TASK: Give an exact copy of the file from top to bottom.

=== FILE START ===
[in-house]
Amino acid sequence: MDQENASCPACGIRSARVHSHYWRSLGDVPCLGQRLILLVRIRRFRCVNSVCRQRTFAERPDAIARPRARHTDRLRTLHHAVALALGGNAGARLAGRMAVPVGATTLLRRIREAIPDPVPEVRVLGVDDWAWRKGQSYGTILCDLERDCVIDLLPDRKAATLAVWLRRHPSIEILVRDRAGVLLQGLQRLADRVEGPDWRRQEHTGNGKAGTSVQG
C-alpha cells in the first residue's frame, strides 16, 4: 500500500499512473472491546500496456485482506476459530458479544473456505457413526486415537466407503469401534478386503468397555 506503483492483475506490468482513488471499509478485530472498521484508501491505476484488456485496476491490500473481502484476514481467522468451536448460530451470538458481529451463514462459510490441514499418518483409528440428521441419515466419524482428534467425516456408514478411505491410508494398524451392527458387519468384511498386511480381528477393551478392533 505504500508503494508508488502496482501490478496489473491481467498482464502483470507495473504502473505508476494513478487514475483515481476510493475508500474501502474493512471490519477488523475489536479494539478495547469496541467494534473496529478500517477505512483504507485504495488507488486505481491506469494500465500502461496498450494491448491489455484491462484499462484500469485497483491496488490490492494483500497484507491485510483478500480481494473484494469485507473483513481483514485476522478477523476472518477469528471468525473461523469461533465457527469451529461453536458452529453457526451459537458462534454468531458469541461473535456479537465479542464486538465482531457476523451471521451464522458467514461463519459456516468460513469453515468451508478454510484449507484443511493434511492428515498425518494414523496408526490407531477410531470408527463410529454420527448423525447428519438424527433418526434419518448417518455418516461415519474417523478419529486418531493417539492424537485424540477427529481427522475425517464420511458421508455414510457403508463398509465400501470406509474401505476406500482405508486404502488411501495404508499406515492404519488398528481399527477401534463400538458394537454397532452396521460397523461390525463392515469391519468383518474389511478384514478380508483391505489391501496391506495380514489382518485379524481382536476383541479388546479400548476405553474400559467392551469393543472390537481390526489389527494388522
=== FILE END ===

[in-house]
Amino acid sequence: MDQENASCPACGIRSARVHSHYWRSLGDVPCLGQRLILLVRIRRFRCVNSVCRQRTFAERPDAIARPRARHTDRLRTLHHAVALALGGNAGARLAGRMAVPVGATTLLRRIREAIPDPVPEVRVLGVDDWAWRKGQSYGTILCDLERDCVIDLLPDRKAATLAVWLRRHPSIEILVRDRAGVLLQGLQRLADRVEGPDWRRQEHTGNGKAGTSVQG
C-alpha cells in the first residue's frame, strides 16, 4: 500500500499512473472491546500496456485482506476459530458479544473456505457413526486415537466407503469401534478386503468397555 506503483492483475506490468482513488471499509478485530472498521484508501491505476484488456485496476491490500473481502484476514481467522468451536448460530451470538458481529451463514462459510490441514499418518483409528440428521441419515466419524482428534467425516456408514478411505491410508494398524451392527458387519468384511498386511480381528477393551478392533 505504500508503494508508488502496482501490478496489473491481467498482464502483470507495473504502473505508476494513478487514475483515481476510493475508500474501502474493512471490519477488523475489536479494539478495547469496541467494534473496529478500517477505512483504507485504495488507488486505481491506469494500465500502461496498450494491448491489455484491462484499462484500469485497483491496488490490492494483500497484507491485510483478500480481494473484494469485507473483513481483514485476522478477523476472518477469528471468525473461523469461533465457527469451529461453536458452529453457526451459537458462534454468531458469541461473535456479537465479542464486538465482531457476523451471521451464522458467514461463519459456516468460513469453515468451508478454510484449507484443511493434511492428515498425518494414523496408526490407531477410531470408527463410529454420527448423525447428519438424527433418526434419518448417518455418516461415519474417523478419529486418531493417539492424537485424540477427529481427522475425517464420511458421508455414510457403508463398509465400501470406509474401505476406500482405508486404502488411501495404508499406515492404519488398528481399527477401534463400538458394537454397532452396521460397523461390525463392515469391519468383518474389511478384514478380508483391505489391501496391506495380514489382518485379524481382536476383541479388546479400548476405553474400559467392551469393543472390537481390526489389527494388522